Leadership 101: Everything You Need to Know, You Learned in Kindergarten

Leadership 101: Everything You Need to Know, You Learned in Kindergarten

As I read blogs about leadership, I often think about how long I have been learning about and practicing the things I read. I now realize that I began learning these “rules” in kindergarten – my first large group experience with a leader. Maybe it is simpler than we think to lead well, if we will only apply those first things we learned to our adult life. Here are some of my favorite posts from great leaders today:

1. Let your inner light shine.

Lolly Daskal

I love this post by Lolly Daskal. It makes me smile. Lolly creates an awesome picture of what it really takes to shine from the inside out: encouragement, helping others, respect and good listening. She writes about how you can make a difference by using your gifts to help others.

2. Do the right thing.

Frank Sonnenberg

We have been told to “do the right thing” since we were little kids. Actions speaker louder than words. Doing the right thing shows up in our positive behavior. Remember: other people watch what you do. Frank Sonnenberg does a great job of putting this front and center.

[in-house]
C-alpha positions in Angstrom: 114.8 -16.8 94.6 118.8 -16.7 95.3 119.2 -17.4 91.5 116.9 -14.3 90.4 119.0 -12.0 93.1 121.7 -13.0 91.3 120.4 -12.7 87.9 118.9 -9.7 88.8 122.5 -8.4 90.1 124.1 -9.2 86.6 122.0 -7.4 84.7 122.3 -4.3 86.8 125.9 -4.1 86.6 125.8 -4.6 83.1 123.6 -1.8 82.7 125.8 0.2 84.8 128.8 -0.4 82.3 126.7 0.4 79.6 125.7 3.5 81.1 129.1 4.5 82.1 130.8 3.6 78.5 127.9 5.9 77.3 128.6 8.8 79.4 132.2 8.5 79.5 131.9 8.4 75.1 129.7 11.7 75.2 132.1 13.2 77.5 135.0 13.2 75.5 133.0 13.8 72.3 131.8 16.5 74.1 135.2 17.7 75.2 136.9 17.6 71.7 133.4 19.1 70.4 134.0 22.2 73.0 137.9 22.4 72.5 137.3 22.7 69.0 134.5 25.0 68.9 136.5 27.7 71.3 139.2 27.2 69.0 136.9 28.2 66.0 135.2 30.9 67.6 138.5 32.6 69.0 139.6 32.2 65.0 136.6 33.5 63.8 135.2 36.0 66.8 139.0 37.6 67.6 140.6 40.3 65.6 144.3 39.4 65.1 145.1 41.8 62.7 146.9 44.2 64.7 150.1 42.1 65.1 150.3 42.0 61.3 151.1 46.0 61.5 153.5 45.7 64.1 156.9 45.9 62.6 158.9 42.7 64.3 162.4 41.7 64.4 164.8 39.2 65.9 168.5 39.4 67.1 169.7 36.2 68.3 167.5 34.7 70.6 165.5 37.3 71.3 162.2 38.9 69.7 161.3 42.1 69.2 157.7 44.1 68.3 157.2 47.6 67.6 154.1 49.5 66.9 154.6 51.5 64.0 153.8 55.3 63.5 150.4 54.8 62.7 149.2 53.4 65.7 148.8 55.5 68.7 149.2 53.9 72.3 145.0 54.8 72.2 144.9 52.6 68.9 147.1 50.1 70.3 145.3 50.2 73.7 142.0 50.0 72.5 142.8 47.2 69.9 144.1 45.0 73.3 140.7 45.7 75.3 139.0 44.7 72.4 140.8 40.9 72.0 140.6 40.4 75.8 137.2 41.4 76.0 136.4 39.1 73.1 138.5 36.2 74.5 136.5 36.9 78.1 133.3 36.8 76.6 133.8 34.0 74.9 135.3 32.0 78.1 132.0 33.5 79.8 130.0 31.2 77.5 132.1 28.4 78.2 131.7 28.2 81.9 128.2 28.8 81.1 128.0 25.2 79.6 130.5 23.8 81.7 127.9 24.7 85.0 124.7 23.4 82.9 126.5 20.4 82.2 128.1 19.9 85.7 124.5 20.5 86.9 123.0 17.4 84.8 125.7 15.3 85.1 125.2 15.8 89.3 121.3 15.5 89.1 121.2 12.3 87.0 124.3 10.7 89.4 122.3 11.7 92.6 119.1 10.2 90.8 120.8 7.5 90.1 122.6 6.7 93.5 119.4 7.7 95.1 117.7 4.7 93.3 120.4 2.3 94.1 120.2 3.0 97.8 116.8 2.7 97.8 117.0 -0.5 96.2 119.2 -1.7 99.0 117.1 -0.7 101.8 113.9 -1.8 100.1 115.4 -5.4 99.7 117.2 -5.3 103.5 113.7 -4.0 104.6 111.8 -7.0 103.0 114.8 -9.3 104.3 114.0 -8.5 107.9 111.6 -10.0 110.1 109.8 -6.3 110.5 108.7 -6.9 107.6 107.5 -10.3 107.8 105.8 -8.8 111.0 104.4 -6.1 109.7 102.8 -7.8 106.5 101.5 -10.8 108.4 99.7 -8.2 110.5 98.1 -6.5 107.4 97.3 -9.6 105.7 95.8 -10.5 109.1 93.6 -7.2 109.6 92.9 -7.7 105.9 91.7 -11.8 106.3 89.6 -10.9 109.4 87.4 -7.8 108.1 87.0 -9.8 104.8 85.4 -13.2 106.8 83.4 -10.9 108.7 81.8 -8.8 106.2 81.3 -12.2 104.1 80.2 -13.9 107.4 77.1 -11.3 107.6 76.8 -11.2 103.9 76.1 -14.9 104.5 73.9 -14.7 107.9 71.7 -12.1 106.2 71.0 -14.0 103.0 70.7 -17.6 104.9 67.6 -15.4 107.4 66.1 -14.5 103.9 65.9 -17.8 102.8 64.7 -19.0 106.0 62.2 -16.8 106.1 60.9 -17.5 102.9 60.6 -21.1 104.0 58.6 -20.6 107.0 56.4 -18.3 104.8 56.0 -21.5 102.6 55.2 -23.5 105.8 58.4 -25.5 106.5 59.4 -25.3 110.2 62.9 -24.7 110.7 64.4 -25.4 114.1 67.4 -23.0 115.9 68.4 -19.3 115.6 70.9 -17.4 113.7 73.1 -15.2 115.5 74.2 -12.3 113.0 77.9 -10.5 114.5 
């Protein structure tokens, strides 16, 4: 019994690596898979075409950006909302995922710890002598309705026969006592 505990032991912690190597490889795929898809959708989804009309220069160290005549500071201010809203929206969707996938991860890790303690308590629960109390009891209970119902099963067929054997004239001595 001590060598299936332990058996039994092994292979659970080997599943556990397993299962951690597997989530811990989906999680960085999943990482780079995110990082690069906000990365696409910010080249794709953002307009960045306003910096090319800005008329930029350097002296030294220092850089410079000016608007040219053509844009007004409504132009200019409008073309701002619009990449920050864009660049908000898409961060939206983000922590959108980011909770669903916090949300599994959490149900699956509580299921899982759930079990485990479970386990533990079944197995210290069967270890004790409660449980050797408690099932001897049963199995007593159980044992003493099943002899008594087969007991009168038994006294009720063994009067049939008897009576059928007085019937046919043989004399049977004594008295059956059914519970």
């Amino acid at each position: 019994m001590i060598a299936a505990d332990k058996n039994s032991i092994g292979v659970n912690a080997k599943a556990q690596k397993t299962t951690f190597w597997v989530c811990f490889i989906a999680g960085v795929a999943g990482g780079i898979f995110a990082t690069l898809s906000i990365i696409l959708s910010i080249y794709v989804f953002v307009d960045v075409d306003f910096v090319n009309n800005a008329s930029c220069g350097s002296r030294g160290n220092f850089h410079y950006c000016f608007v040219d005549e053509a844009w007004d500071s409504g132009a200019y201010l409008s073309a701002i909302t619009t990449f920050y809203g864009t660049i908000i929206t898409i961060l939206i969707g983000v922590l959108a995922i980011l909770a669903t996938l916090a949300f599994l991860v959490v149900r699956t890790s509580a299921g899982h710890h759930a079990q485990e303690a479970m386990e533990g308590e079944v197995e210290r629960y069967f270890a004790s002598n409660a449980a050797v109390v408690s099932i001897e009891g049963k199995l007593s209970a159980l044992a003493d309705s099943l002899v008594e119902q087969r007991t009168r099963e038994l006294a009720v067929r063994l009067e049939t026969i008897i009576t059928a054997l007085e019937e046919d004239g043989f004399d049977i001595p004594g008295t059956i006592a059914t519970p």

3. Stay open to new ideas and embrace risk taking.

George Ambler

George Ambler’s post really speaks to me about the ability to take risks and attempt new things by approaching business and life with a “rookie mindset.” Rookies are open to new possibilities and ideas and therefore are more willing to take risks. Stay out of your head and on the court where life happens.

4. Be prepared.

Dan McCarthy

The motto “be prepared” has been with me since I was 9 years old as a Girl Scout. Dan McCarthy writes about the importance of being prepared, especially when it comes to change, in today’s leadership. Be prepared by knowing your culture.

5. Be honest.

Patrick Lencioni

Patrick Lencioni is a rock star when it comes to effective leadership. He writes about how the top leadership traits one can embrace are that of honesty and vulnerability. Being forthcoming about your needs and weaknesses promotes cohesive teamwork and builds trusting client relationships and a strong company culture.

In a nutshell, whether we are 5 or 50, we know the rules to live by and we know what works. What is one new action and behavior that you can embrace as a leader?

Our leadership journey begins in kindergarten, wouldn’t you agree?

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